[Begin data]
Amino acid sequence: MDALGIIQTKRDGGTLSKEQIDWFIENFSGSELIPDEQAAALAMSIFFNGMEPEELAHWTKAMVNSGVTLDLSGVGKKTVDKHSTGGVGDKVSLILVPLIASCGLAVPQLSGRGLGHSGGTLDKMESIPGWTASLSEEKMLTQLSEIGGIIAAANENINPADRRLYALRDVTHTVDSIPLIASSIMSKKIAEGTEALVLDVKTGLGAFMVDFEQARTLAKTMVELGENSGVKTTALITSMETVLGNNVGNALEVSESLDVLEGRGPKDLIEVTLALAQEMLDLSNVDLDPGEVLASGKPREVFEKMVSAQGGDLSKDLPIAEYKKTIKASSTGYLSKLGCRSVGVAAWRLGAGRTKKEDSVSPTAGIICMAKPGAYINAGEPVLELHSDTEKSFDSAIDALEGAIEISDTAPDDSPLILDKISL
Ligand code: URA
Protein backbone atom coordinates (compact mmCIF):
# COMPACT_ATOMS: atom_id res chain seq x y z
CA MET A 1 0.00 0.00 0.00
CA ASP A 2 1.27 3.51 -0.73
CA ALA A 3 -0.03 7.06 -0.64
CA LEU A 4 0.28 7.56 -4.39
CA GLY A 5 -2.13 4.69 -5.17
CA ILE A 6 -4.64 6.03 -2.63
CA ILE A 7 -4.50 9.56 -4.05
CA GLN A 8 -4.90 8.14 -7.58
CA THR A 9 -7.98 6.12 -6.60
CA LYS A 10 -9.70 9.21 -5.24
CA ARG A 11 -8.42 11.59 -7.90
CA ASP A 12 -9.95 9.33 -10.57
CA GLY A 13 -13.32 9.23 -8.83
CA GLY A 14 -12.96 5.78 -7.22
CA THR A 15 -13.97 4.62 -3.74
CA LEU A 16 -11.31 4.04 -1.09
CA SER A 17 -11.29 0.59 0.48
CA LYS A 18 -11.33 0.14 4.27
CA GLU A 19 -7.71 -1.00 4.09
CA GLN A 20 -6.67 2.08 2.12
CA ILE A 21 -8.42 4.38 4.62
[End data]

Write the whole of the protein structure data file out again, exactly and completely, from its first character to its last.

Amino acid sequence: MDALGIIQTKRDGGTLSKEQIDWFIENFSGSELIPDEQAAALAMSIFFNGMEPEELAHWTKAMVNSGVTLDLSGVGKKTVDKHSTGGVGDKVSLILVPLIASCGLAVPQLSGRGLGHSGGTLDKMESIPGWTASLSEEKMLTQLSEIGGIIAAANENINPADRRLYALRDVTHTVDSIPLIASSIMSKKIAEGTEALVLDVKTGLGAFMVDFEQARTLAKTMVELGENSGVKTTALITSMETVLGNNVGNALEVSESLDVLEGRGPKDLIEVTLALAQEMLDLSNVDLDPGEVLASGKPREVFEKMVSAQGGDLSKDLPIAEYKKTIKASSTGYLSKLGCRSVGVAAWRLGAGRTKKEDSVSPTAGIICMAKPGAYINAGEPVLELHSDTEKSFDSAIDALEGAIEISDTAPDDSPLILDKISL
Ligand code: URA
Protein backbone atom coordinates (compact mmCIF):
# COMPACT_ATOMS: atom_id res chain seq x y z
CA MET A 1 0.00 0.00 0.00
CA ASP A 2 1.27 3.51 -0.73
CA ALA A 3 -0.03 7.06 -0.64
CA LEU A 4 0.28 7.56 -4.39
CA GLY A 5 -2.13 4.69 -5.17
CA ILE A 6 -4.64 6.03 -2.63
CA ILE A 7 -4.50 9.56 -4.05
CA GLN A 8 -4.90 8.14 -7.58
CA THR A 9 -7.98 6.12 -6.60
CA LYS A 10 -9.70 9.21 -5.24
CA ARG A 11 -8.42 11.59 -7.90
CA ASP A 12 -9.95 9.33 -10.57
CA GLY A 13 -13.32 9.23 -8.83
CA GLY A 14 -12.96 5.78 -7.22
CA THR A 15 -13.97 4.62 -3.74
CA LEU A 16 -11.31 4.04 -1.09
CA SER A 17 -11.29 0.59 0.48
CA LYS A 18 -11.33 0.14 4.27
CA GLU A 19 -7.71 -1.00 4.09
CA GLN A 20 -6.67 2.08 2.12
CA ILE A 21 -8.42 4.38 4.62